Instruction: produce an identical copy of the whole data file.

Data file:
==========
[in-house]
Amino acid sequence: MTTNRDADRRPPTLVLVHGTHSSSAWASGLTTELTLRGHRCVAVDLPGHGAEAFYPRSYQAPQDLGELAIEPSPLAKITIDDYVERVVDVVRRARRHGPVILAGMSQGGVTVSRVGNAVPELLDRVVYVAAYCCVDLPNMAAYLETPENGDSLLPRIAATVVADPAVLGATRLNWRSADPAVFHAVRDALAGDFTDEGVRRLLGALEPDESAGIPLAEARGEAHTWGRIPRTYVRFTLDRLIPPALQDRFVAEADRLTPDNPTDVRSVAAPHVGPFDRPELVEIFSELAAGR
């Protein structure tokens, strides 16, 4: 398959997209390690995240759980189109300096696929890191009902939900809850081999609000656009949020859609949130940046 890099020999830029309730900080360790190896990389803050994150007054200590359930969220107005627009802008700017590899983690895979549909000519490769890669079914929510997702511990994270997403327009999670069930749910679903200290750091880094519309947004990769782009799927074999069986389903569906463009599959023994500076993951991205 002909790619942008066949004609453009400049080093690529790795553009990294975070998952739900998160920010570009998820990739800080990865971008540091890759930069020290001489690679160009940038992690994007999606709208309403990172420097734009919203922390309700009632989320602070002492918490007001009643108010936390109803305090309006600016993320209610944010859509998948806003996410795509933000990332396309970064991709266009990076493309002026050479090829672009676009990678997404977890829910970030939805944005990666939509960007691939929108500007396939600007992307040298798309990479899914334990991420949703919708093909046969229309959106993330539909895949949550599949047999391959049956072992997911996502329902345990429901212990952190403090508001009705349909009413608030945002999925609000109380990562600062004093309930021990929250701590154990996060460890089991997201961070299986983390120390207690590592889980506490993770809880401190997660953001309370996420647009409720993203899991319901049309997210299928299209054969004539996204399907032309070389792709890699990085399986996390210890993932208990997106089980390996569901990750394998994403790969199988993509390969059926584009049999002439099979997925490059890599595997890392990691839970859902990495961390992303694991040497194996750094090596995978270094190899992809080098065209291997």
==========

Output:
[in-house]
Amino acid sequence: MTTNRDADRRPPTLVLVHGTHSSSAWASGLTTELTLRGHRCVAVDLPGHGAEAFYPRSYQAPQDLGELAIEPSPLAKITIDDYVERVVDVVRRARRHGPVILAGMSQGGVTVSRVGNAVPELLDRVVYVAAYCCVDLPNMAAYLETPENGDSLLPRIAATVVADPAVLGATRLNWRSADPAVFHAVRDALAGDFTDEGVRRLLGALEPDESAGIPLAEARGEAHTWGRIPRTYVRFTLDRLIPPALQDRFVAEADRLTPDNPTDVRSVAAPHVGPFDRPELVEIFSELAAGR
């Protein structure tokens, strides 16, 4: 398959997209390690995240759980189109300096696929890191009902939900809850081999609000656009949020859609949130940046 890099020999830029309730900080360790190896990389803050994150007054200590359930969220107005627009802008700017590899983690895979549909000519490769890669079914929510997702511990994270997403327009999670069930749910679903200290750091880094519309947004990769782009799927074999069986389903569906463009599959023994500076993951991205 002909790619942008066949004609453009400049080093690529790795553009990294975070998952739900998160920010570009998820990739800080990865971008540091890759930069020290001489690679160009940038992690994007999606709208309403990172420097734009919203922390309700009632989320602070002492918490007001009643108010936390109803305090309006600016993320209610944010859509998948806003996410795509933000990332396309970064991709266009990076493309002026050479090829672009676009990678997404977890829910970030939805944005990666939509960007691939929108500007396939600007992307040298798309990479899914334990991420949703919708093909046969229309959106993330539909895949949550599949047999391959049956072992997911996502329902345990429901212990952190403090508001009705349909009413608030945002999925609000109380990562600062004093309930021990929250701590154990996060460890089991997201961070299986983390120390207690590592889980506490993770809880401190997660953001309370996420647009409720993203899991319901049309997210299928299209054969004539996204399907032309070389792709890699990085399986996390210890993932208990997106089980390996569901990750394998994403790969199988993509390969059926584009049999002439099979997925490059890599595997890392990691839970859902990495961390992303694991040497194996750094090596995978270094190899992809080098065209291997």